When your cry becomes a cry out – Saturday, 1st week in advent – Isaiah 30:19-21,23-26
In order to understand the texts of Isaiah we need to constantly place them within its historical context. The prophecy of this chapter relates (as that in the foregoing chapter) to the approaching danger to Jerusalem and to the desolations of Judah by the invading armies of the Assyrians from the North.
This prophecy was given at a time when the Assyrian army of King Sennacherib, King of Assyria, was about to attack Jerusalem the capital of the southern kingdom of Judah. From history, we know that the northern kingdom of Israel was conquered by the Assyrians. While Ahaz the king of Judah had aligned himself with the Assyrians, his successor, King Hezekiah wrongly read the temporary misfortunes of the Assyrians and chose to ally with Egypt against the Assyrians. It was his hope that he could break away from the yoke of being a vassal nation of the Assyrians.
Jewish ambassadors were now on their way to Egypt to seek aid against Assyria (Isaiah 30:2-6 Isaiah 30:15 , 31:1). The prophet Isaiah denounces this reliance on Egypt rather than on Yahweh. God had prohibited such alliances with heathen nations, and it was a leading part of Jewish polity that they should be a separate people (Exodus 23:32 , Deuteronomy 7:2 ). Yet as we know the cousin of stubbornness is rebellion and rather than obey, Hezekiah rebelled against the warnings of Yahweh.
Jerusalem is stubborn. They are carrying out plans that aren’t from God. They make alliances but not with the Holy Spirit. Their sin is just piling up and God hits right at the heart of their stubbornness. Egypt, as we now know through our historical study, let down Hezekiah; their help was worthless and empty. There is a lesson for all of us in this; we need to be careful who we put our trust in. Often times we make alliances with people because they agree with us. That can turn in a heart-beat and just cause more agony. God wants our trust and he doesn’t want us putting that trust in anything else.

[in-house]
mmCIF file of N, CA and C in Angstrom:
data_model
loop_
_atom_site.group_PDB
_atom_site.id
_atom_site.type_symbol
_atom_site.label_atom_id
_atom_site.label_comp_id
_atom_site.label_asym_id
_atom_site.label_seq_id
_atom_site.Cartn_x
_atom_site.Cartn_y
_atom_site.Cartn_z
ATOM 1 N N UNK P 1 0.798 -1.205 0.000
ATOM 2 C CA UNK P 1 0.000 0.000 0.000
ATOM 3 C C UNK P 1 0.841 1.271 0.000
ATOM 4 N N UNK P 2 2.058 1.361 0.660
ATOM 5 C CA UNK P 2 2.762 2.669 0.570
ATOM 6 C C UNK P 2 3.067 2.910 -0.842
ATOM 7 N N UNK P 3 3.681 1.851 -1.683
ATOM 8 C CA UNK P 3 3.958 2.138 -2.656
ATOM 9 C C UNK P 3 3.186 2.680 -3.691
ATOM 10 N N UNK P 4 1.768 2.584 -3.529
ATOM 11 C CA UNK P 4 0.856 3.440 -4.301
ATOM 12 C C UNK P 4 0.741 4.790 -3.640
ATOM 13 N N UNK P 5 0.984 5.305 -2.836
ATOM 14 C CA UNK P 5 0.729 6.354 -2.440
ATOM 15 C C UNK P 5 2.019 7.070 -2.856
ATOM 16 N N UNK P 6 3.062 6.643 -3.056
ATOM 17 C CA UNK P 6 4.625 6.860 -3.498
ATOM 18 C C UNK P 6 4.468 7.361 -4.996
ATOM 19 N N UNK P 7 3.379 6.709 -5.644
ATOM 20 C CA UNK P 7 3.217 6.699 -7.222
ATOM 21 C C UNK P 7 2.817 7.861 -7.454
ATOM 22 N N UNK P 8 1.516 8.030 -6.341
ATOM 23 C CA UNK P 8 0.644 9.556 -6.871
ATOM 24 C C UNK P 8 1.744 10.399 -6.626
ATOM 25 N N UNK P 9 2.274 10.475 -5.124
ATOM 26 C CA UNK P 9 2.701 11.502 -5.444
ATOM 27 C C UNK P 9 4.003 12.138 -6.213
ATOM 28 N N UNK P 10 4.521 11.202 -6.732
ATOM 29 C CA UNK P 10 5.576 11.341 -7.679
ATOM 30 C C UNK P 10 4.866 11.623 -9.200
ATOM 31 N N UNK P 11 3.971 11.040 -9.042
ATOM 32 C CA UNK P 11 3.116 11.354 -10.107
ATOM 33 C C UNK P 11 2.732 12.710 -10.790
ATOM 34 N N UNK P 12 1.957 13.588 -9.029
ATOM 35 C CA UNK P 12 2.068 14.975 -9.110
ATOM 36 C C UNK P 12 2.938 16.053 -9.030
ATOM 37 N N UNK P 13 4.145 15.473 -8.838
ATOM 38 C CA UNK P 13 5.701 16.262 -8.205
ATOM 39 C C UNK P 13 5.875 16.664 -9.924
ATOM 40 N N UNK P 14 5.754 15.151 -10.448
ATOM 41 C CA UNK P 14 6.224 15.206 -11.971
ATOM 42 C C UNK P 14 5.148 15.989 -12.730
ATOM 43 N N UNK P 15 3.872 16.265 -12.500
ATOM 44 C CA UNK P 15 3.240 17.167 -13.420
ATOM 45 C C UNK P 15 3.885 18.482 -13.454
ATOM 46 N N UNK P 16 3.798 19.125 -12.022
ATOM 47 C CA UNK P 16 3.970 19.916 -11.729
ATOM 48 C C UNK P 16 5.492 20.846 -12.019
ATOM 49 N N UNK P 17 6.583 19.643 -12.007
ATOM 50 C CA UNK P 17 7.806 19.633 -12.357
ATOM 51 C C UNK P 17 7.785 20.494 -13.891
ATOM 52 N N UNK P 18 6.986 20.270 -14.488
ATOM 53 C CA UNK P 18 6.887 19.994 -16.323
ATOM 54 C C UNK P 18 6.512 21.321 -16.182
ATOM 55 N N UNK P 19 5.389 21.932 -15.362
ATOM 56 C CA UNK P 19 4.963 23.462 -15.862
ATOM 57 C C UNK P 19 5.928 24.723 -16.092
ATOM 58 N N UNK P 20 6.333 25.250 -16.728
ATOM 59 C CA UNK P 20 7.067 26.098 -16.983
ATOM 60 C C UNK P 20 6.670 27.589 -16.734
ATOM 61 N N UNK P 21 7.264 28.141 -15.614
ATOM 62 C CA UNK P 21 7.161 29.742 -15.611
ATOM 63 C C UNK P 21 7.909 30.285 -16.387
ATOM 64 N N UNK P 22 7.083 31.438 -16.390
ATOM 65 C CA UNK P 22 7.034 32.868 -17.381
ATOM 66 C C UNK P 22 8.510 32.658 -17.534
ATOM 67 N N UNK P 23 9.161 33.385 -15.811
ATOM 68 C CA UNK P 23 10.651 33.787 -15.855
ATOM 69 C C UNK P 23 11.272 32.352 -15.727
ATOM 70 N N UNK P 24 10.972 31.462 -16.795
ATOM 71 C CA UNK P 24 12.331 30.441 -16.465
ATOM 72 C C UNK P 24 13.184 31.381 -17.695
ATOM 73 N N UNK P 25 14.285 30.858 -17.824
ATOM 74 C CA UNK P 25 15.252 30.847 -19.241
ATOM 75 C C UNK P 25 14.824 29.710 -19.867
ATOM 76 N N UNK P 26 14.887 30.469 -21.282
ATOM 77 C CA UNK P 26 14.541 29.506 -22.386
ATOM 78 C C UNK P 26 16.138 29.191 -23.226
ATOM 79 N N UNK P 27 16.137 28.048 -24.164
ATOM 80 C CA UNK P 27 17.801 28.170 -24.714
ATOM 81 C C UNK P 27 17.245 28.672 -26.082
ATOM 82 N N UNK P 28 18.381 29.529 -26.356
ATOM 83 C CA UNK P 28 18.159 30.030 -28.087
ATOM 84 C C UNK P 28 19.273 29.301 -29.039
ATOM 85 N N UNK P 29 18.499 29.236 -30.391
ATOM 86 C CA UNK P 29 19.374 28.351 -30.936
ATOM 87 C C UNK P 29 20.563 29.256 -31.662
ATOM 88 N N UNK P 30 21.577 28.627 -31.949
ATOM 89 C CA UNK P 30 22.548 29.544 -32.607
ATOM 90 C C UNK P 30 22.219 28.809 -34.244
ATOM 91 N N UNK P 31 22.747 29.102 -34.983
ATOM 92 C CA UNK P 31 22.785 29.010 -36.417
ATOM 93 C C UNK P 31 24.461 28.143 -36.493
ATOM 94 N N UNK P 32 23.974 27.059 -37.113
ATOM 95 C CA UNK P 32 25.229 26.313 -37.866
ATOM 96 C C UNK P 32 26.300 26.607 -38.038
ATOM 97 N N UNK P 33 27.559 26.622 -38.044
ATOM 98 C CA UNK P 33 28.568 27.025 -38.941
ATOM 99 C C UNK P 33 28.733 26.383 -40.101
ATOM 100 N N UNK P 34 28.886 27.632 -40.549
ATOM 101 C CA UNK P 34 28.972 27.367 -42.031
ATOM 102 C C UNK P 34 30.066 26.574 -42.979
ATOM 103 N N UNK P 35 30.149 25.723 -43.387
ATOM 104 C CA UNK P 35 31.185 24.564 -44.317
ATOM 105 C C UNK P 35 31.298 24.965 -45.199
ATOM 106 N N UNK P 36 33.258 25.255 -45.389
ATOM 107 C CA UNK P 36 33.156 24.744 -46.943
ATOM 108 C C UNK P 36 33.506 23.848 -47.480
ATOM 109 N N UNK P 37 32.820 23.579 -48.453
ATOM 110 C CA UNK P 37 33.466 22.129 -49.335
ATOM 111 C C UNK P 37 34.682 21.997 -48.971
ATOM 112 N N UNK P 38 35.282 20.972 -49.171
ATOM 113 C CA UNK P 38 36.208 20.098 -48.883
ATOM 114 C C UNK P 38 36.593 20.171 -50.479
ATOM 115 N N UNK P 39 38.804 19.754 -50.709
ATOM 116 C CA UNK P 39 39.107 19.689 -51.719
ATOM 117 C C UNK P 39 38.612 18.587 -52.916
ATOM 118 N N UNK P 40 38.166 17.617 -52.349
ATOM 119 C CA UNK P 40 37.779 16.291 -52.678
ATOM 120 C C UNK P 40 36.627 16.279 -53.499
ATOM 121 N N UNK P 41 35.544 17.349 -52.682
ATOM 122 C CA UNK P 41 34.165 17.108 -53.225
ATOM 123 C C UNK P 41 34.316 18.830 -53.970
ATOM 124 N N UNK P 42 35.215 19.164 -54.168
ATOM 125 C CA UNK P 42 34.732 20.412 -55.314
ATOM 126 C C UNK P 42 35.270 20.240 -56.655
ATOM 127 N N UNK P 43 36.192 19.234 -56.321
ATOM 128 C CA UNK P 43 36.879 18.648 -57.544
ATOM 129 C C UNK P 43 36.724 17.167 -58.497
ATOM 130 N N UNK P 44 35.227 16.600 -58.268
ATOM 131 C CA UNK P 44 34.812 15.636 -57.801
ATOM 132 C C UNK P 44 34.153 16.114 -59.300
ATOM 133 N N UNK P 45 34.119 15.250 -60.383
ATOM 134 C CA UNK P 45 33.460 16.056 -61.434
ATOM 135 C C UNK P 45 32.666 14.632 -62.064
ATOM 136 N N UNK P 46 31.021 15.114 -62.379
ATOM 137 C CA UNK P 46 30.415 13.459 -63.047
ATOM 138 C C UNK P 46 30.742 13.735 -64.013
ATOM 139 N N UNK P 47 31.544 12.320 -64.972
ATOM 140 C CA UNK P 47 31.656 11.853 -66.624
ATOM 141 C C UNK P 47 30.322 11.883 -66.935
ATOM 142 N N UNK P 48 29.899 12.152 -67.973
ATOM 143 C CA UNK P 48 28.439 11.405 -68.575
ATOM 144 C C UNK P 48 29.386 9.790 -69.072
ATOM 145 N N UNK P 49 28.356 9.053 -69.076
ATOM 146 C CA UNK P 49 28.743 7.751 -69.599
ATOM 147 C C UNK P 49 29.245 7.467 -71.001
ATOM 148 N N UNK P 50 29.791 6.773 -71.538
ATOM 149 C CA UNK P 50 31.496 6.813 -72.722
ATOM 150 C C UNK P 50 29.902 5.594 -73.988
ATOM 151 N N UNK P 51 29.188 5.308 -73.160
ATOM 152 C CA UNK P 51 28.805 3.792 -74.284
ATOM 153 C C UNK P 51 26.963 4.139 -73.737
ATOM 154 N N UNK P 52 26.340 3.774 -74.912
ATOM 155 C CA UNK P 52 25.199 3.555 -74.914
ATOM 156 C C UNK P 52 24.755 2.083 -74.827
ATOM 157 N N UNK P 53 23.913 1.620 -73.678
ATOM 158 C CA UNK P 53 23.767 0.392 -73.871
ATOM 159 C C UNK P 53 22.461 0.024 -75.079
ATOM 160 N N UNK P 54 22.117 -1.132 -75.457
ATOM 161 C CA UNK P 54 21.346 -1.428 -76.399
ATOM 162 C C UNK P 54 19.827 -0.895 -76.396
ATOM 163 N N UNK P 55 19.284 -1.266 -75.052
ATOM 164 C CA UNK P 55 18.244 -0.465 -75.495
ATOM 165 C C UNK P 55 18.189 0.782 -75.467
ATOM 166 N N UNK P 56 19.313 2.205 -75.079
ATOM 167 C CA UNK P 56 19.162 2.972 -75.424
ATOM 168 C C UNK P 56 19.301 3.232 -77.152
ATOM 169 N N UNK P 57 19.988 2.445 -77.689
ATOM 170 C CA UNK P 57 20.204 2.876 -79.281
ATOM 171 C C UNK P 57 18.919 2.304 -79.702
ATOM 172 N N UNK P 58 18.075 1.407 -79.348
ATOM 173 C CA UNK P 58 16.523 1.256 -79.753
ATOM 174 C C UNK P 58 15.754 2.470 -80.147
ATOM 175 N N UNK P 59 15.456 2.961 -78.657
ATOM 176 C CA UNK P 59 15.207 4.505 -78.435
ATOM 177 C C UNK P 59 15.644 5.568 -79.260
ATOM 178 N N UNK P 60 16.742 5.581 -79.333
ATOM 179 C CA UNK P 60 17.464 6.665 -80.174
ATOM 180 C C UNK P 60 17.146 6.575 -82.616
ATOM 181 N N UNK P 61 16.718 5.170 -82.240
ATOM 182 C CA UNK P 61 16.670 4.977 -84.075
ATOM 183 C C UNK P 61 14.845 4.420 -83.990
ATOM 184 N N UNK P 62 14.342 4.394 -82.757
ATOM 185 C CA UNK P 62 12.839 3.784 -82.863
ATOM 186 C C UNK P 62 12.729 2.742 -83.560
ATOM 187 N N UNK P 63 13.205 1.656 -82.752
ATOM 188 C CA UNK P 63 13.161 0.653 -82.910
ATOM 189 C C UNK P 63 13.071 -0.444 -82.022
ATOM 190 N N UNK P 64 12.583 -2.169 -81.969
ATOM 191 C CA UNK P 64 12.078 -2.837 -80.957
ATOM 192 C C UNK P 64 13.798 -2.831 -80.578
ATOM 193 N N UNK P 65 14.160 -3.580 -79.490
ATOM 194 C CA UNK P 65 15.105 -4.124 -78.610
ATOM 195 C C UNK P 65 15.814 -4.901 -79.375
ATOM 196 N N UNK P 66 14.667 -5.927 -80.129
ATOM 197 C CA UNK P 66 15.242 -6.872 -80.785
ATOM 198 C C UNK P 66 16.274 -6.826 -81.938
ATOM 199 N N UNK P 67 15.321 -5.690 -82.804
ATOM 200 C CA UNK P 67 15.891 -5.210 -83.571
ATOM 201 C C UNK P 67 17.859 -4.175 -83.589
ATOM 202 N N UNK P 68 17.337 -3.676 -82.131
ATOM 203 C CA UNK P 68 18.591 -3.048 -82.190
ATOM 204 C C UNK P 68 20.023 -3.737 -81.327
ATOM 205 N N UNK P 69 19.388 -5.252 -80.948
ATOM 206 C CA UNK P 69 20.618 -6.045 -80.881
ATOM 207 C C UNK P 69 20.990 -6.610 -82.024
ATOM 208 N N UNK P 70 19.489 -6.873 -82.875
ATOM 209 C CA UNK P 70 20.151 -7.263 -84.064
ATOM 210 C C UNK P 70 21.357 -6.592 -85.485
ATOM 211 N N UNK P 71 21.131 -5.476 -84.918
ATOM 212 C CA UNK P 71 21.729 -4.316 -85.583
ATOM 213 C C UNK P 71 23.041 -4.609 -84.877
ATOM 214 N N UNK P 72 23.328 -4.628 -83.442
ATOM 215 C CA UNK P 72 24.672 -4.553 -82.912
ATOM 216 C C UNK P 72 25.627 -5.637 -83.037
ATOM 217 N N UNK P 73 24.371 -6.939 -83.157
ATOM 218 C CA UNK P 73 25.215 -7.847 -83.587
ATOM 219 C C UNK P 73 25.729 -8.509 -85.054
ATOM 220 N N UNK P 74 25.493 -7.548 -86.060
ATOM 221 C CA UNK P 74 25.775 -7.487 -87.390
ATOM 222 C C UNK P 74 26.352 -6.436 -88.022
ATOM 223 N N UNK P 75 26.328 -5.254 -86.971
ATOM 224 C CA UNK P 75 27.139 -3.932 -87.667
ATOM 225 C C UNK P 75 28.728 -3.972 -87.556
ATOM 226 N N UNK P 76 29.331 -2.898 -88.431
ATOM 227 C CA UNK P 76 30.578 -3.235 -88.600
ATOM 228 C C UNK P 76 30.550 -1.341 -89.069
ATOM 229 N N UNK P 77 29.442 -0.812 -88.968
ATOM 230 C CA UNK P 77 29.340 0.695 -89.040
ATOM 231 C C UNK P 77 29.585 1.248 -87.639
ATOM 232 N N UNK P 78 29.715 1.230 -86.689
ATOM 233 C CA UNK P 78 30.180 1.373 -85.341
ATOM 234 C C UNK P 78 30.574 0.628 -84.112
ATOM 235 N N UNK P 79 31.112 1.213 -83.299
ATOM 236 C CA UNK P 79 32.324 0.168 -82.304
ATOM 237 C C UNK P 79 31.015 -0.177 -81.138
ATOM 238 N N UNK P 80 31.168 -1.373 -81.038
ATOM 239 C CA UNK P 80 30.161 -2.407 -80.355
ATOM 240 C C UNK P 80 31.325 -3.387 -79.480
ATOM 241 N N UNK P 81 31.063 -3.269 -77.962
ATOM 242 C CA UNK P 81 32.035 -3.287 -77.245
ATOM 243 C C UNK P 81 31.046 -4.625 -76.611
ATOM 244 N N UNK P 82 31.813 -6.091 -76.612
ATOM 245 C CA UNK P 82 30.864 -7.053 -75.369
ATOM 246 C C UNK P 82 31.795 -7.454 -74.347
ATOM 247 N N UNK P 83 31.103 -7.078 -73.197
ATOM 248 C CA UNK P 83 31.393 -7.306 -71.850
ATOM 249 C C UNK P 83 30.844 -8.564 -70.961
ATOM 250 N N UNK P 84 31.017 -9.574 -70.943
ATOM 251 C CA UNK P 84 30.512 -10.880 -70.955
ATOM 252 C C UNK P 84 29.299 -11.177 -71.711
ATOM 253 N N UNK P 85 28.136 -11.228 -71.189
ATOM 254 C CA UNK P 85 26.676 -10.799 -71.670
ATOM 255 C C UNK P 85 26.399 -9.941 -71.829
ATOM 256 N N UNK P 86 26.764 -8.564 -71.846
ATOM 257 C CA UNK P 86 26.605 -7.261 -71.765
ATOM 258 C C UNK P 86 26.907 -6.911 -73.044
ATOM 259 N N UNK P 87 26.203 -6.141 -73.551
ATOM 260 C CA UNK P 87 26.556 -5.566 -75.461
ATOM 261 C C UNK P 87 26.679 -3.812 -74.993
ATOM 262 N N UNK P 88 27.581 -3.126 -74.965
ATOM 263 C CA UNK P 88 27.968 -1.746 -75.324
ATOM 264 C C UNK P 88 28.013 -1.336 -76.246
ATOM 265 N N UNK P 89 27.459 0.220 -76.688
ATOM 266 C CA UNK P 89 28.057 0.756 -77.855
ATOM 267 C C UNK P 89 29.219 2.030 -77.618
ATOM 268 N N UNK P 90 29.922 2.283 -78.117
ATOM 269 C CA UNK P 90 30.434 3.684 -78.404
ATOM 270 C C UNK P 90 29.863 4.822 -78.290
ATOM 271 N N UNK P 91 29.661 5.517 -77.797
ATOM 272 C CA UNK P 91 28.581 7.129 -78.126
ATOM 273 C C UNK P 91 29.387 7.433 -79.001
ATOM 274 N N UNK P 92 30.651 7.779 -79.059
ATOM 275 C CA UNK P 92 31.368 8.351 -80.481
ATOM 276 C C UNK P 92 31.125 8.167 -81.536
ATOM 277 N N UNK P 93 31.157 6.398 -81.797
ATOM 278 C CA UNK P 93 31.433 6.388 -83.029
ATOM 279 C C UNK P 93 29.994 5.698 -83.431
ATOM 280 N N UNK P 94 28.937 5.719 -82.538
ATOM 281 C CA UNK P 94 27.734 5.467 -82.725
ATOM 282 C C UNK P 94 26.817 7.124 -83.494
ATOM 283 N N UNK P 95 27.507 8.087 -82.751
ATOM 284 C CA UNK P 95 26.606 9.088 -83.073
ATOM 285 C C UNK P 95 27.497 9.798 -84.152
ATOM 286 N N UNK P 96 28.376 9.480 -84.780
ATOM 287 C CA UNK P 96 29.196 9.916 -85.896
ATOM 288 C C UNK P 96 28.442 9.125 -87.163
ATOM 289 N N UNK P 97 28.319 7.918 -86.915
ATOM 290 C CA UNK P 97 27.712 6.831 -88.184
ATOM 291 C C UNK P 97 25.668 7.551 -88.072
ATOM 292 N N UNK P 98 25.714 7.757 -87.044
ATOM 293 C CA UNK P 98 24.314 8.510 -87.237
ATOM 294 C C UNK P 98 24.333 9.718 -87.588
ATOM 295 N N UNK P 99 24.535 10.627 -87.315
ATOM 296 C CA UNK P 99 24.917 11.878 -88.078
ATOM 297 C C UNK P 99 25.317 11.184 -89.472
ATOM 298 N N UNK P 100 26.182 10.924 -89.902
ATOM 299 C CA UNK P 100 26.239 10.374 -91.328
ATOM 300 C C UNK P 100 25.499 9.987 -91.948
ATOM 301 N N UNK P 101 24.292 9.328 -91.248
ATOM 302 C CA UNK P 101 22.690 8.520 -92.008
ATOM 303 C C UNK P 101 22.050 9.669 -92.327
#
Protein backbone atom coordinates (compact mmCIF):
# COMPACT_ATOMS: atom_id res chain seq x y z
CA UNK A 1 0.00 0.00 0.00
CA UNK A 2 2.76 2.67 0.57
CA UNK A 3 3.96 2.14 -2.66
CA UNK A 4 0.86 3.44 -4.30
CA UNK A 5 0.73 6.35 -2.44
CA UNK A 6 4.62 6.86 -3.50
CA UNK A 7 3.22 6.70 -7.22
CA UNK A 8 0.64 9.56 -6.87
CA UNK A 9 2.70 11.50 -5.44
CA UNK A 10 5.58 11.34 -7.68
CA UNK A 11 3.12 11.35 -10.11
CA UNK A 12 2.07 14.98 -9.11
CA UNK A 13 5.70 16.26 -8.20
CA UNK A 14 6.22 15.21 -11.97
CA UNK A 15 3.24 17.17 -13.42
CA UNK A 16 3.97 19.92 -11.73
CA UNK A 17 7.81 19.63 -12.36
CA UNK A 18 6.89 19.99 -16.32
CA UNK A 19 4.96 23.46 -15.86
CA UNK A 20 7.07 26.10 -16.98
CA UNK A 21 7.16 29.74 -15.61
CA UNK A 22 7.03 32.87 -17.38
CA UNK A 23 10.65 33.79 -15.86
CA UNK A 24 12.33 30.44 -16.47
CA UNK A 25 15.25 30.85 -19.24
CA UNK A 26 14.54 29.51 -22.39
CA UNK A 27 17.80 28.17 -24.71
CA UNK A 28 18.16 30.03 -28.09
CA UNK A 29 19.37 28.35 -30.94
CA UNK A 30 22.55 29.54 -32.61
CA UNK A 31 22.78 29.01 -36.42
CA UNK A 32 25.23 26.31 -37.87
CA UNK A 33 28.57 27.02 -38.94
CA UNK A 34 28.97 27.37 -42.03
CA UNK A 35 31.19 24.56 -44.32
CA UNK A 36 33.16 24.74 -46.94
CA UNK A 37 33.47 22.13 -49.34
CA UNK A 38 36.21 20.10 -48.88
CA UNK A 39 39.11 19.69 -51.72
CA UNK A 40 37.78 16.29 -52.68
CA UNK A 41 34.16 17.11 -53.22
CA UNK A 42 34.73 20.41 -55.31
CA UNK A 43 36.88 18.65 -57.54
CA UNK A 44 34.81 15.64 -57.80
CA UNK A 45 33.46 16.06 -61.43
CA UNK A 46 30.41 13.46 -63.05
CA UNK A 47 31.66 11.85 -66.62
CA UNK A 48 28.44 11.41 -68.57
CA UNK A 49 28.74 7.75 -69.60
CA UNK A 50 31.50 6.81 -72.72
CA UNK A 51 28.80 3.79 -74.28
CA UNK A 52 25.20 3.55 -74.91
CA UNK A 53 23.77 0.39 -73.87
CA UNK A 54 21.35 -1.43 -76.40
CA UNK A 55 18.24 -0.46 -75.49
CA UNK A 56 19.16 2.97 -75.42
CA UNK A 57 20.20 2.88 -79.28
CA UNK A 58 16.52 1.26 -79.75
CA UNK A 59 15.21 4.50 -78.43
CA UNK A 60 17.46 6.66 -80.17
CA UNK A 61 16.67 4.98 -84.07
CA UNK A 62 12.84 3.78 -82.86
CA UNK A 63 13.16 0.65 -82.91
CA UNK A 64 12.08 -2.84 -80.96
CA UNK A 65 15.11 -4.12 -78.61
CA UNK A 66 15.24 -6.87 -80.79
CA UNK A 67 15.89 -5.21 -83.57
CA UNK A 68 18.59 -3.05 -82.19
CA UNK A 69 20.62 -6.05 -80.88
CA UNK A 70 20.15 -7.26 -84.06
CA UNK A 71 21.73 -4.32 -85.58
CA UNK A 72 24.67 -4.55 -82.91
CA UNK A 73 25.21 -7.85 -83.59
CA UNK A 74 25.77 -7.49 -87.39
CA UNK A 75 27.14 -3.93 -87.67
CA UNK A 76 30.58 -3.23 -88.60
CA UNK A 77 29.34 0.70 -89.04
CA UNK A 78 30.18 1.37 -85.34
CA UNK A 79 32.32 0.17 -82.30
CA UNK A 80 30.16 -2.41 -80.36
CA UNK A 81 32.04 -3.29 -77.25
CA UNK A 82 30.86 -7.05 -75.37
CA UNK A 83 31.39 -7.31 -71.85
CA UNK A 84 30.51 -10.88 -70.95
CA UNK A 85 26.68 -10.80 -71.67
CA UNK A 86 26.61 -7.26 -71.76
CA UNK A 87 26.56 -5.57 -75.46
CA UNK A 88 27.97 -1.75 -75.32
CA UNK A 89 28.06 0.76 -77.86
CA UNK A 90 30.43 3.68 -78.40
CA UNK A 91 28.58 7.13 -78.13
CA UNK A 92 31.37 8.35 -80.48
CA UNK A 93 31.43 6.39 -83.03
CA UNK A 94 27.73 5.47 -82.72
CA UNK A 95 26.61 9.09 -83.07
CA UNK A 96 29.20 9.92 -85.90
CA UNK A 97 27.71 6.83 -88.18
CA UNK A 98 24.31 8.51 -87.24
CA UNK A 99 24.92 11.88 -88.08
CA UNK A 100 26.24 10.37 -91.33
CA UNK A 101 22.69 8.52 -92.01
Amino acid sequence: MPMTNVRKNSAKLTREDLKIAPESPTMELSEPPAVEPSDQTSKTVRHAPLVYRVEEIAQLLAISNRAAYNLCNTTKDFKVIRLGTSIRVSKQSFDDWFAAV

The text of today’s first reading focuses on the hope that the season of Advent offers those who wait on the Lord. Interestingly, the verse just before our text is cute beyond imagination. While we are waiting on the Lord it is really the Lord who waits for us so that he can be gracious to us. He just wants us to align ourselves with his will.
Those who made Egypt (or whatever their stubbornness is) their confidence were left ashamed of such a decision while those who sat still and made God alone their confidence were eventually comforted. It is matter of comfort to the people of God who put their trust in him, even in their darkest hour, to know that God is on their side. Their trust in God will not mis-founded.
In this life we go through many tough moments and challenges. Sometimes we don’t understand why; but the thing that we need to remember is that God is in control. The enemy wants you to feel sorry for yourself and sit and cry about it. But when we take the things that we are going through as the work of the Lord, and say ‘I’m not going to cry about this, but I am going to cry out to my God’, He will hear us and be gracious to us and we will see the work of the Lord in our lives.